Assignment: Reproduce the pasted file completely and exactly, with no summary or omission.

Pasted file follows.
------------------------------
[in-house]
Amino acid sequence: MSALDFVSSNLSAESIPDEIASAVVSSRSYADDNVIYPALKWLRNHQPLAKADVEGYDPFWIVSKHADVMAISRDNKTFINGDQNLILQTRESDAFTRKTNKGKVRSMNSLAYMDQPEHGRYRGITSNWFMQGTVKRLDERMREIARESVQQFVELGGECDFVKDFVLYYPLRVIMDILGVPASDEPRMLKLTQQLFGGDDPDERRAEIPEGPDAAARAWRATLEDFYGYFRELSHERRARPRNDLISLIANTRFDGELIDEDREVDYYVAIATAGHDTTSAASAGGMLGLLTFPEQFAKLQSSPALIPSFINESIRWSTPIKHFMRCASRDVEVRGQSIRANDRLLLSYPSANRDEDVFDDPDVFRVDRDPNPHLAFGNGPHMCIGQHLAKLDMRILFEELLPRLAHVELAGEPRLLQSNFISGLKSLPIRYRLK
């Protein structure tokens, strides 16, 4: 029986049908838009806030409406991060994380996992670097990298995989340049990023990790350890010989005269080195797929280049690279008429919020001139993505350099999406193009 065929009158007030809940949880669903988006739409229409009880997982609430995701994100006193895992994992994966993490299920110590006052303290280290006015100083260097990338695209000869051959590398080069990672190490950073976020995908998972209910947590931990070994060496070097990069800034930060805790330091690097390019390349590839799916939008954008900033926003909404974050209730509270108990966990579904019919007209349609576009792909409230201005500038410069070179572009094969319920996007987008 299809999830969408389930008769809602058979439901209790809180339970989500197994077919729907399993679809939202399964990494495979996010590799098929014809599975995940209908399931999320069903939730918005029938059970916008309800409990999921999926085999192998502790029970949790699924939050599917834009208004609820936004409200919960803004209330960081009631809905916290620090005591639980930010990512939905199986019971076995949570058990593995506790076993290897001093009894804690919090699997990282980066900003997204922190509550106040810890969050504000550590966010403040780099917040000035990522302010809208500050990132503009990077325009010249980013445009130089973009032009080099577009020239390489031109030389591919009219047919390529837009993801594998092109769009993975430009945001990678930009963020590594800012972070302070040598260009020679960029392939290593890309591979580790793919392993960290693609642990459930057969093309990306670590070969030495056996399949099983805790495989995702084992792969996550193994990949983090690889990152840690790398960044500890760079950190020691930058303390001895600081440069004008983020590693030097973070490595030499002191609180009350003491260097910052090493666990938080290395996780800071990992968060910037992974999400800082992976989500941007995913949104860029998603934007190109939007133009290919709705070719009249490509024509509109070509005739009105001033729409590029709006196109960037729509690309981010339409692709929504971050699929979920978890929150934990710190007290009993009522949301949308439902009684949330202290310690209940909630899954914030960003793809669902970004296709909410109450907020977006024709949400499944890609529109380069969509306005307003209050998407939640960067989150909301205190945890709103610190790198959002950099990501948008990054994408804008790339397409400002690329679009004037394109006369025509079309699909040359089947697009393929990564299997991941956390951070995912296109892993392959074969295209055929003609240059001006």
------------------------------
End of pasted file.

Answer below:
[in-house]
Amino acid sequence: MSALDFVSSNLSAESIPDEIASAVVSSRSYADDNVIYPALKWLRNHQPLAKADVEGYDPFWIVSKHADVMAISRDNKTFINGDQNLILQTRESDAFTRKTNKGKVRSMNSLAYMDQPEHGRYRGITSNWFMQGTVKRLDERMREIARESVQQFVELGGECDFVKDFVLYYPLRVIMDILGVPASDEPRMLKLTQQLFGGDDPDERRAEIPEGPDAAARAWRATLEDFYGYFRELSHERRARPRNDLISLIANTRFDGELIDEDREVDYYVAIATAGHDTTSAASAGGMLGLLTFPEQFAKLQSSPALIPSFINESIRWSTPIKHFMRCASRDVEVRGQSIRANDRLLLSYPSANRDEDVFDDPDVFRVDRDPNPHLAFGNGPHMCIGQHLAKLDMRILFEELLPRLAHVELAGEPRLLQSNFISGLKSLPIRYRLK
């Protein structure tokens, strides 16, 4: 029986049908838009806030409406991060994380996992670097990298995989340049990023990790350890010989005269080195797929280049690279008429919020001139993505350099999406193009 065929009158007030809940949880669903988006739409229409009880997982609430995701994100006193895992994992994966993490299920110590006052303290280290006015100083260097990338695209000869051959590398080069990672190490950073976020995908998972209910947590931990070994060496070097990069800034930060805790330091690097390019390349590839799916939008954008900033926003909404974050209730509270108990966990579904019919007209349609576009792909409230201005500038410069070179572009094969319920996007987008 299809999830969408389930008769809602058979439901209790809180339970989500197994077919729907399993679809939202399964990494495979996010590799098929014809599975995940209908399931999320069903939730918005029938059970916008309800409990999921999926085999192998502790029970949790699924939050599917834009208004609820936004409200919960803004209330960081009631809905916290620090005591639980930010990512939905199986019971076995949570058990593995506790076993290897001093009894804690919090699997990282980066900003997204922190509550106040810890969050504000550590966010403040780099917040000035990522302010809208500050990132503009990077325009010249980013445009130089973009032009080099577009020239390489031109030389591919009219047919390529837009993801594998092109769009993975430009945001990678930009963020590594800012972070302070040598260009020679960029392939290593890309591979580790793919392993960290693609642990459930057969093309990306670590070969030495056996399949099983805790495989995702084992792969996550193994990949983090690889990152840690790398960044500890760079950190020691930058303390001895600081440069004008983020590693030097973070490595030499002191609180009350003491260097910052090493666990938080290395996780800071990992968060910037992974999400800082992976989500941007995913949104860029998603934007190109939007133009290919709705070719009249490509024509509109070509005739009105001033729409590029709006196109960037729509690309981010339409692709929504971050699929979920978890929150934990710190007290009993009522949301949308439902009684949330202290310690209940909630899954914030960003793809669902970004296709909410109450907020977006024709949400499944890609529109380069969509306005307003209050998407939640960067989150909301205190945890709103610190790198959002950099990501948008990054994408804008790339397409400002690329679009004037394109006369025509079309699909040359089947697009393929990564299997991941956390951070995912296109892993392959074969295209055929003609240059001006």